01. I Thought It Was Over 04:00
02. Without You 04:49
03. Join With Us 04:40
04. Spare Me 04:28
05. Turn It Up 03:52
06. I Did It For Everyone 04:25
07. Won't Go Away 03:48
08. Loneliness 03:25
09. Conor 03:41
10. This Time 03:20
11. Don't Make Me Sad 05:00
12. The Greatest Show On Earth We Can Dance (Hidden Track) 08:41
Biography by Andrew Leahey
Drawing heavily from the rich harmonies and melodies of '70s soft rock, British quintet the Feeling includes vocalist/guitarist Dan Gillespie-Sells (previously of Scottish pop/rock act Speedway), bassist Richard Jones, guitarist Kevin Jeremiah, keyboardist Ciaran Jeremiah, and drummer Paul Stewart. Former students of the Brit School of Performing Arts in Croydon, the quintet initially performed as Super Fly, a resident cover band playing at La Tania Ski Resort in the French Alps. The group soon realized they wanted to create their own classic rock-inspired pop and, upon returning home, rechristened themselves the Feeling.
With the backing of Island Records, the band's polished debut, Twelve Stops and Home, was released in the U.K. in June 2006, where it charted three Top Ten U.K. Singles ("Sewn," "Fill My Little World," "Never Be Lonely") and garnered a Brit Award nomination. The album was re-released on the Cherry Tree/Interscope label the following year in America -- complete with revised cover art and retooled track listing -- but failed to match its overseas success. Nevertheless, the band's popularity at home continued to soar, and the sophomore effort Join With Us topped the U.K. charts upon its release in February 2008.
Review by Andrew Leahey
When the Feeling first appeared in 2006 with Twelve Stops and Home, they were pop/rock architects wielding the proper tools (harmony vocals, organs, and tight songcraft) to build a fine shrine to ELO and Supertramp. Two years later, Join with Us shows the five bandmates getting a bit overzealous with their abilities, mixing strong power pop songs with an oversized scoop of melodrama and the occasional pinch of musical absurdity. For starters, there's a show-stopping, room-emptying sax solo in the middle of "Won't Go Away," an embellishment that turns the song into something from a 1980s movie soundtrack (think Rob Lowe blowing his horn during St. Elmo's Fire, minus the dangly earring). Those ten seconds may be the album's worst offense, but Join with Us' 12 tracks (plus one bonus cut) sound more indebted to the Carpenters than the Beatles, and the surplus of theatrical soft pop (no matter how well-crafted) doesn't pack the same appeal as the energetic numbers that dominated the band's debut. Thankfully, several standout tracks still pepper this set list, and "I Thought It Was Over" nimbly opens the album with disco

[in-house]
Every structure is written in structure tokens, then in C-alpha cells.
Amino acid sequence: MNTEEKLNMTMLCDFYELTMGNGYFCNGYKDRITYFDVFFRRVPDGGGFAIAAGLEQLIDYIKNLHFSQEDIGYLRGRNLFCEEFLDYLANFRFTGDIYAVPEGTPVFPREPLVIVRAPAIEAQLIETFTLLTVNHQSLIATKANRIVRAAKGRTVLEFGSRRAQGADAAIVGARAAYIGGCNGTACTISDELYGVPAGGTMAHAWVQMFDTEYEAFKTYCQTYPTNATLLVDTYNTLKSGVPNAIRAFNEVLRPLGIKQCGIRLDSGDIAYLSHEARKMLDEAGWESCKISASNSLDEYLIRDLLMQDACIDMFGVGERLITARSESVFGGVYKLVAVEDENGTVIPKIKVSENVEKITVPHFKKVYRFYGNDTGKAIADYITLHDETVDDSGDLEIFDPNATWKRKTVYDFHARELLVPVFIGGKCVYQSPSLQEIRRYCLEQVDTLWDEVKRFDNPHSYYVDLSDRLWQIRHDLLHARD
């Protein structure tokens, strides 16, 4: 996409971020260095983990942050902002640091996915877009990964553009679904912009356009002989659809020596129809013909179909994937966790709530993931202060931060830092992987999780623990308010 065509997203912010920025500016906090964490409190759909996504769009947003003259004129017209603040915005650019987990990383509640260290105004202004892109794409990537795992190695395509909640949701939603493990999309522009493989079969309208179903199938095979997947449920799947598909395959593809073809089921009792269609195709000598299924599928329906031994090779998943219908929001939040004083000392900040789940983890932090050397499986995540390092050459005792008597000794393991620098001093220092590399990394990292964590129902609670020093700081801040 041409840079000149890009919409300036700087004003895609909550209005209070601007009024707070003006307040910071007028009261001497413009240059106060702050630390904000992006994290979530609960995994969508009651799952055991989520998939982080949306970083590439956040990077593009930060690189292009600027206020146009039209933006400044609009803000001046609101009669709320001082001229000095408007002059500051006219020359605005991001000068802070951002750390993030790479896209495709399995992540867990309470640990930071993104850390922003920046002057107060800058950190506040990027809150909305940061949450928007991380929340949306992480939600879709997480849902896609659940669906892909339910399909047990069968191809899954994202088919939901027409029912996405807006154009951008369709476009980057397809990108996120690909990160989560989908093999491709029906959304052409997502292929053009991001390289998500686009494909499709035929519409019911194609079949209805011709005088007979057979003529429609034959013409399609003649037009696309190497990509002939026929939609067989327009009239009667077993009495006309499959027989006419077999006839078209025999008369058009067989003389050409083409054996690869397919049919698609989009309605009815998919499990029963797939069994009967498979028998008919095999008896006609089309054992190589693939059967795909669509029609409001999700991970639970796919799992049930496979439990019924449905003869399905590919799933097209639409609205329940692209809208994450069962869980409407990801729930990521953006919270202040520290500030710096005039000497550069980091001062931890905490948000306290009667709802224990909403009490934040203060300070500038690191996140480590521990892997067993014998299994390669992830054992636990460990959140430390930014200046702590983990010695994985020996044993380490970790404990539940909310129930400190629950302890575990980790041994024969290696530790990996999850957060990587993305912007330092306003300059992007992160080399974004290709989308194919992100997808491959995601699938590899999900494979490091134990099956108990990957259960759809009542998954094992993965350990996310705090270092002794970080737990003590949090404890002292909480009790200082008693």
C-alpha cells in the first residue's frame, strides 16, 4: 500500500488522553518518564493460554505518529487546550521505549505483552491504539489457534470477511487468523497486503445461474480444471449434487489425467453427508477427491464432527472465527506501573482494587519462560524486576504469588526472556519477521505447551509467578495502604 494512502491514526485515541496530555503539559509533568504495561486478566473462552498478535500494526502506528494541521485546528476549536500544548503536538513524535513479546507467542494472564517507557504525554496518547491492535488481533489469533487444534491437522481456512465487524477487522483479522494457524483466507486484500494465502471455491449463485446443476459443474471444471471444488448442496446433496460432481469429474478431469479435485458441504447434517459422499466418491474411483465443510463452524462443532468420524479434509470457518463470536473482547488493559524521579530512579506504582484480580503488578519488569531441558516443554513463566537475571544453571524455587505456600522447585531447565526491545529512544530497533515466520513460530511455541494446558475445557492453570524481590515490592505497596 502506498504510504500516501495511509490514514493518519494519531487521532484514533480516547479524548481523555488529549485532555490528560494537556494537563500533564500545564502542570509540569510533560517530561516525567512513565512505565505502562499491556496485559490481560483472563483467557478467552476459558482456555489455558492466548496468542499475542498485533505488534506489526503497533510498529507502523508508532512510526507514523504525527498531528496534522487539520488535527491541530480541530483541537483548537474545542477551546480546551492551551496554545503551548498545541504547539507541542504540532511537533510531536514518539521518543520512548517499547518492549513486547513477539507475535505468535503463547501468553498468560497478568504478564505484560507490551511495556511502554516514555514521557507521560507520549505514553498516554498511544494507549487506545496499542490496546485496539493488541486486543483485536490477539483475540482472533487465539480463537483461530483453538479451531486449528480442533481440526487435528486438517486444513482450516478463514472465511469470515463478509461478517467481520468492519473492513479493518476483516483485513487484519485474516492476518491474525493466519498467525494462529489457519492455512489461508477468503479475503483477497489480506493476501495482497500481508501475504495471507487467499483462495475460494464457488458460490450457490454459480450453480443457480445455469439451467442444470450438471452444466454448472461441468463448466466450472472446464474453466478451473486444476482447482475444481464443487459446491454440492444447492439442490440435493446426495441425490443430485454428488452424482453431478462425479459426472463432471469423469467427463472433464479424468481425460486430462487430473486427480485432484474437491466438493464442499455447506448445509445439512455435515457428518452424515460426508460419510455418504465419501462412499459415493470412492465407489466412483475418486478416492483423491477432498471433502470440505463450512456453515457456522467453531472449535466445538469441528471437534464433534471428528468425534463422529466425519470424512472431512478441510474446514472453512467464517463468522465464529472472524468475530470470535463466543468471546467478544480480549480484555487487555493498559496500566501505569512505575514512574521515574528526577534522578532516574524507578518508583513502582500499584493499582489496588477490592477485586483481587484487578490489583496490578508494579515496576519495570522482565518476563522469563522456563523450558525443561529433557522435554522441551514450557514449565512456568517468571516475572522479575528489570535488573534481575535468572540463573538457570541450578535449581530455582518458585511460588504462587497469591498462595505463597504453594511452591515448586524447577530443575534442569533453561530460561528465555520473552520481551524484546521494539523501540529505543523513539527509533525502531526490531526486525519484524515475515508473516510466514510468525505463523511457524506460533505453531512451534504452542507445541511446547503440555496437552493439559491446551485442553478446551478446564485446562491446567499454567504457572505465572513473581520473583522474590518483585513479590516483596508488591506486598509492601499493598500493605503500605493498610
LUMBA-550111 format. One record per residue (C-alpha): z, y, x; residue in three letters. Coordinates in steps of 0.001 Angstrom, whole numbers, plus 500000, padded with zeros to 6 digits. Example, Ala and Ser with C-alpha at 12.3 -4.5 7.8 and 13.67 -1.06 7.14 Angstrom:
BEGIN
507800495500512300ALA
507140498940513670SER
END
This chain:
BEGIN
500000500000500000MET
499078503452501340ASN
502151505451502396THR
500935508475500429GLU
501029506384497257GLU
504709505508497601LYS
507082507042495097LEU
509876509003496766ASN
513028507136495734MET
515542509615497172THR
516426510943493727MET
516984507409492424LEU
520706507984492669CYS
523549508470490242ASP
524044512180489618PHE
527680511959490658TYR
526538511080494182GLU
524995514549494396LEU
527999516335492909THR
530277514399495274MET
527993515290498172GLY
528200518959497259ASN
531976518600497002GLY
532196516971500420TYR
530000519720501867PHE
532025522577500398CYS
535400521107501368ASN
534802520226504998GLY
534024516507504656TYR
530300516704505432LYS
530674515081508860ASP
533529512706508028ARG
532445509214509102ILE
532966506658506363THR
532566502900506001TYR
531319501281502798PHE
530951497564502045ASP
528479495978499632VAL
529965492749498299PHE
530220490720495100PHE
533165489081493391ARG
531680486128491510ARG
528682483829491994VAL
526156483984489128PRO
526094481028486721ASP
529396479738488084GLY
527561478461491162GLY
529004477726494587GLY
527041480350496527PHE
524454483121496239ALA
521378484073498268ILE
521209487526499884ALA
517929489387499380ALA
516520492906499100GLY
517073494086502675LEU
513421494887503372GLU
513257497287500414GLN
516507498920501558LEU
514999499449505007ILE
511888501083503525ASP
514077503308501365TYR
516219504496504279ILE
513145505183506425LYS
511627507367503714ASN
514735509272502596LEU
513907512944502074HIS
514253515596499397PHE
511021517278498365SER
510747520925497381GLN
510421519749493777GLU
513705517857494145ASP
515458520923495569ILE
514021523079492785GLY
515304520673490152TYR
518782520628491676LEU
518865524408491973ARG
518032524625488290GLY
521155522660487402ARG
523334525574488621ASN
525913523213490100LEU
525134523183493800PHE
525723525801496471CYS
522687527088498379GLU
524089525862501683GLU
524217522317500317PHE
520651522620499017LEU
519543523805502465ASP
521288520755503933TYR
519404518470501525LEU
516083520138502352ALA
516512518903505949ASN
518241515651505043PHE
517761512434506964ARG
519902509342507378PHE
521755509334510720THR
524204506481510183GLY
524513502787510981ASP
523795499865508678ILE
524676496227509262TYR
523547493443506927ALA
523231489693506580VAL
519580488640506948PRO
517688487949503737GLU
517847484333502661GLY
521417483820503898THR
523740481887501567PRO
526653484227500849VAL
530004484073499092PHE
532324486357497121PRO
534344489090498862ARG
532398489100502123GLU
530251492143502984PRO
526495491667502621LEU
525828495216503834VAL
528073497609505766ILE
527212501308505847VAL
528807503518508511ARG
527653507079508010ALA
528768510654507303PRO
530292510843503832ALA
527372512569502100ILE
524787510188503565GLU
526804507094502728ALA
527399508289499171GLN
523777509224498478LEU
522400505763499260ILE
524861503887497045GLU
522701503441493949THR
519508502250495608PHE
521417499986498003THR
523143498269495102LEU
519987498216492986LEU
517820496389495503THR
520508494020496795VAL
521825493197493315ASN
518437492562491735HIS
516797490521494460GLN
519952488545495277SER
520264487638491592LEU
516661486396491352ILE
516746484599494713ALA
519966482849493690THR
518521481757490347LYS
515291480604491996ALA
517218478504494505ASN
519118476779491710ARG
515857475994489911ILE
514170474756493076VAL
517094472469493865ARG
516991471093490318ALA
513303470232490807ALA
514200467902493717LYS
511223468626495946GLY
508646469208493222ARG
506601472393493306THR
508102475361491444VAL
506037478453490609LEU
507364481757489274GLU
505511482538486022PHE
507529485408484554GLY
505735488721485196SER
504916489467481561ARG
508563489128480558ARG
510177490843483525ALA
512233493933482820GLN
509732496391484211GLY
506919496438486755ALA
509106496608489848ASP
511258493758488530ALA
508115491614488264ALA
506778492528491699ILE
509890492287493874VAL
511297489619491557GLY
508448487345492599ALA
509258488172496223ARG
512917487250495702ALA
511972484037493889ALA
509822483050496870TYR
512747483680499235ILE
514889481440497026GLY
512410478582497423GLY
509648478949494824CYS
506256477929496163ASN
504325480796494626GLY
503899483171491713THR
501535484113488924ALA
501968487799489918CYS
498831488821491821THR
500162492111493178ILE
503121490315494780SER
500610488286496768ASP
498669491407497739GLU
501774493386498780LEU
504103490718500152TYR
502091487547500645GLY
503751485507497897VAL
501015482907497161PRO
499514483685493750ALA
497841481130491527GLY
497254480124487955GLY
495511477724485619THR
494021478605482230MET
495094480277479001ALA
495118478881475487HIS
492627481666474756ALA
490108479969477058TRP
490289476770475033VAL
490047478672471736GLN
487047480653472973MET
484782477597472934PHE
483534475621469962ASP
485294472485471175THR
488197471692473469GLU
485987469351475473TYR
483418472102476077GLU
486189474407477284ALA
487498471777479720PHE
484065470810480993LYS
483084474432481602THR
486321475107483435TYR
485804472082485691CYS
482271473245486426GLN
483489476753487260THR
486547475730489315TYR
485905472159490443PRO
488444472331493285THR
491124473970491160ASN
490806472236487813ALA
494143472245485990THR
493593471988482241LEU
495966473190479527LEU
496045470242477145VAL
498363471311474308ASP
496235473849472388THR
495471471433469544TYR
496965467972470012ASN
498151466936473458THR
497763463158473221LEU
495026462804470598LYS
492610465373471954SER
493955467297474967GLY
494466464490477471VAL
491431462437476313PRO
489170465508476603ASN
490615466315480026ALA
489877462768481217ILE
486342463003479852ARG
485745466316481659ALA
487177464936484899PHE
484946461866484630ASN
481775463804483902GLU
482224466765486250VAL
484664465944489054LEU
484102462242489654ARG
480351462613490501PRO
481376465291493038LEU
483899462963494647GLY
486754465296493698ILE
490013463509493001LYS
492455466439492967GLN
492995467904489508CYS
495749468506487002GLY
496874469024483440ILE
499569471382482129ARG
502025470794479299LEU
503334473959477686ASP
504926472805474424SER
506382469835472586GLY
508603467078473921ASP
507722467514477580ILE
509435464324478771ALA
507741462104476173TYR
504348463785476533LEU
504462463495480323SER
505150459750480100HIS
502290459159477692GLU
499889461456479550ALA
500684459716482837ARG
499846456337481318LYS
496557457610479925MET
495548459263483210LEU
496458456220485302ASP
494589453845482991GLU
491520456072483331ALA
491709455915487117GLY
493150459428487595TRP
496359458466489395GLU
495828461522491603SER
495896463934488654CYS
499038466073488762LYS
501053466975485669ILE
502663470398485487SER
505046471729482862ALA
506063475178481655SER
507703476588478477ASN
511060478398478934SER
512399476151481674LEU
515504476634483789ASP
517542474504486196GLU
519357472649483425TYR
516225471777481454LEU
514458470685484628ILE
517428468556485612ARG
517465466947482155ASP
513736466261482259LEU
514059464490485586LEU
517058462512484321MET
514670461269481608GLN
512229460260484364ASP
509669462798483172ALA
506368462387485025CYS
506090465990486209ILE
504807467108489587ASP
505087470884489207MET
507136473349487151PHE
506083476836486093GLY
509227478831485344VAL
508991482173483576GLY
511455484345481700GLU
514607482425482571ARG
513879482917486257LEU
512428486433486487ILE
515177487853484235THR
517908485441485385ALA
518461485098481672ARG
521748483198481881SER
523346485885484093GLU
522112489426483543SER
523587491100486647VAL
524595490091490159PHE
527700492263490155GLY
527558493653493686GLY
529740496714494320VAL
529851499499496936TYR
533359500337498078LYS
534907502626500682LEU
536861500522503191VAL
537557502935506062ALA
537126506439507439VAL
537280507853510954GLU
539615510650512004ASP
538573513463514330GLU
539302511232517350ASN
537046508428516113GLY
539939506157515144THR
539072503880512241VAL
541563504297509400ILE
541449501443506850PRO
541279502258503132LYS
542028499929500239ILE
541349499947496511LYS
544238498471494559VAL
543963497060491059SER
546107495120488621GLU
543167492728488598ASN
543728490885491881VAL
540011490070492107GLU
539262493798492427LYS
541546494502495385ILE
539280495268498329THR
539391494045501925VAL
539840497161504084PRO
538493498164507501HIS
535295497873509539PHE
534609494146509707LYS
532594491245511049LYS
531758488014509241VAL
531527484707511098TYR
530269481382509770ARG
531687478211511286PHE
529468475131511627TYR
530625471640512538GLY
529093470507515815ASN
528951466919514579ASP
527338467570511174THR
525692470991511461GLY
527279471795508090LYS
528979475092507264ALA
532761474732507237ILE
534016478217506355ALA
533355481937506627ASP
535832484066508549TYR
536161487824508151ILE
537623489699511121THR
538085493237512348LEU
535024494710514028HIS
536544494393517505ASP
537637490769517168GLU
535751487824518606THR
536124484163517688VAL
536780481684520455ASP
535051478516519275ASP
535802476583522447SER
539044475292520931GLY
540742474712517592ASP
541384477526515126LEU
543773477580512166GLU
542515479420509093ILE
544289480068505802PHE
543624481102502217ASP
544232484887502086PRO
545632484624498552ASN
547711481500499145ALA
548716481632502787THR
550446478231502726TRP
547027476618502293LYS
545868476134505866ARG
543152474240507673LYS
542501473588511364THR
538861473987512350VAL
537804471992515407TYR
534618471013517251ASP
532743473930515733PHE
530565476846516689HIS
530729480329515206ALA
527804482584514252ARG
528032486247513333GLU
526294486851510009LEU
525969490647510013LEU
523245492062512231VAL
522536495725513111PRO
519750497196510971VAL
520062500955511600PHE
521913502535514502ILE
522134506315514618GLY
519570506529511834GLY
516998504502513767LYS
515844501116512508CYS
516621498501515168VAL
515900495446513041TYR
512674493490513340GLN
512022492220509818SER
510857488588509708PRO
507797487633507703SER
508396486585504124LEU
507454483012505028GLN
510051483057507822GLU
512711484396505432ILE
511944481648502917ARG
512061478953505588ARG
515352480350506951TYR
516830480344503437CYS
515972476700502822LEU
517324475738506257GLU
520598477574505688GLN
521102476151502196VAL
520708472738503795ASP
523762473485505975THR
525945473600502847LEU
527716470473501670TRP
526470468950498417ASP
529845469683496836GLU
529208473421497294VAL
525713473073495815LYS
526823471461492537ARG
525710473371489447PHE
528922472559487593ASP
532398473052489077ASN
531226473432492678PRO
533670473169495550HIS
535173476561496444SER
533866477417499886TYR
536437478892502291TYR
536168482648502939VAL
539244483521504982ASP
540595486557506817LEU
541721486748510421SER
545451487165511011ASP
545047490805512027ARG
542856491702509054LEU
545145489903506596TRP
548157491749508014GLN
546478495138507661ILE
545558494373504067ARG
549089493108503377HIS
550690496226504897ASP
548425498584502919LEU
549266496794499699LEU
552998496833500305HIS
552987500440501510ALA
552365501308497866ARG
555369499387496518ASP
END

beats, twinkling piano arpeggios, harmonized guitar leads, and one of the band's best bridges to date. Later, the lively mood continues with the bouncy title track (featuring a call-and-answer chorus sung mostly in falsetto) and "Turn It Up," a Queen-sized romp that is unabashedly grandiose and, as a result, all the more appealing. All three are first-rate pop songs, but they can't quite balance out the smooth piano noodling and Broadway-worthy crooning that dominate the rest of Join with Us.